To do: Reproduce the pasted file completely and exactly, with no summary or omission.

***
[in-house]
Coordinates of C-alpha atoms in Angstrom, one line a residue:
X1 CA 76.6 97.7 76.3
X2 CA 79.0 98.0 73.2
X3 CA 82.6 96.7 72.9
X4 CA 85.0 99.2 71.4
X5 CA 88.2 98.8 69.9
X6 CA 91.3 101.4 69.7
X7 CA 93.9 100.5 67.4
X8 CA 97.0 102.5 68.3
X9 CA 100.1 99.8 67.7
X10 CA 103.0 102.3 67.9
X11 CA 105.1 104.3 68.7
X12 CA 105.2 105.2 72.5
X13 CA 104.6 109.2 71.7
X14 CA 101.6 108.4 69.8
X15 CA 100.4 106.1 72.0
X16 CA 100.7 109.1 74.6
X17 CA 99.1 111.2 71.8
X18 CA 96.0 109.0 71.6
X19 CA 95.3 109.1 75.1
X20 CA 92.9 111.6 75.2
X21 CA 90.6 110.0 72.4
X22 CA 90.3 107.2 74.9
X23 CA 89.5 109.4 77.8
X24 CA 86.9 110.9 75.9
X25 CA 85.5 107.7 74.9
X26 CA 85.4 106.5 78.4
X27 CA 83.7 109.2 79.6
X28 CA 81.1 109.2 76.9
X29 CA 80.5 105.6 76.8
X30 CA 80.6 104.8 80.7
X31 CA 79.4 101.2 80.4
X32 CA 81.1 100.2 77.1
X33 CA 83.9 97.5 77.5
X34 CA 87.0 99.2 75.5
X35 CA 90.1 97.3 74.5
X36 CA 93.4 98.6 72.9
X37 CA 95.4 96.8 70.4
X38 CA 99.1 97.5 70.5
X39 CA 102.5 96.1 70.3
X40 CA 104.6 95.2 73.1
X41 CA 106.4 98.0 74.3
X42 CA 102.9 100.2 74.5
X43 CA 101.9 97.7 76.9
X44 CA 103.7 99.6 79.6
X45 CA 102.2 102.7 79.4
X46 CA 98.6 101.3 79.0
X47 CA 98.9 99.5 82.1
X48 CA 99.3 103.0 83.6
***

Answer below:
[in-house]
Coordinates of C-alpha atoms in Angstrom, one line a residue:
X1 CA 76.6 97.7 76.3
X2 CA 79.0 98.0 73.2
X3 CA 82.6 96.7 72.9
X4 CA 85.0 99.2 71.4
X5 CA 88.2 98.8 69.9
X6 CA 91.3 101.4 69.7
X7 CA 93.9 100.5 67.4
X8 CA 97.0 102.5 68.3
X9 CA 100.1 99.8 67.7
X10 CA 103.0 102.3 67.9
X11 CA 105.1 104.3 68.7
X12 CA 105.2 105.2 72.5
X13 CA 104.6 109.2 71.7
X14 CA 101.6 108.4 69.8
X15 CA 100.4 106.1 72.0
X16 CA 100.7 109.1 74.6
X17 CA 99.1 111.2 71.8
X18 CA 96.0 109.0 71.6
X19 CA 95.3 109.1 75.1
X20 CA 92.9 111.6 75.2
X21 CA 90.6 110.0 72.4
X22 CA 90.3 107.2 74.9
X23 CA 89.5 109.4 77.8
X24 CA 86.9 110.9 75.9
X25 CA 85.5 107.7 74.9
X26 CA 85.4 106.5 78.4
X27 CA 83.7 109.2 79.6
X28 CA 81.1 109.2 76.9
X29 CA 80.5 105.6 76.8
X30 CA 80.6 104.8 80.7
X31 CA 79.4 101.2 80.4
X32 CA 81.1 100.2 77.1
X33 CA 83.9 97.5 77.5
X34 CA 87.0 99.2 75.5
X35 CA 90.1 97.3 74.5
X36 CA 93.4 98.6 72.9
X37 CA 95.4 96.8 70.4
X38 CA 99.1 97.5 70.5
X39 CA 102.5 96.1 70.3
X40 CA 104.6 95.2 73.1
X41 CA 106.4 98.0 74.3
X42 CA 102.9 100.2 74.5
X43 CA 101.9 97.7 76.9
X44 CA 103.7 99.6 79.6
X45 CA 102.2 102.7 79.4
X46 CA 98.6 101.3 79.0
X47 CA 98.9 99.5 82.1
X48 CA 99.3 103.0 83.6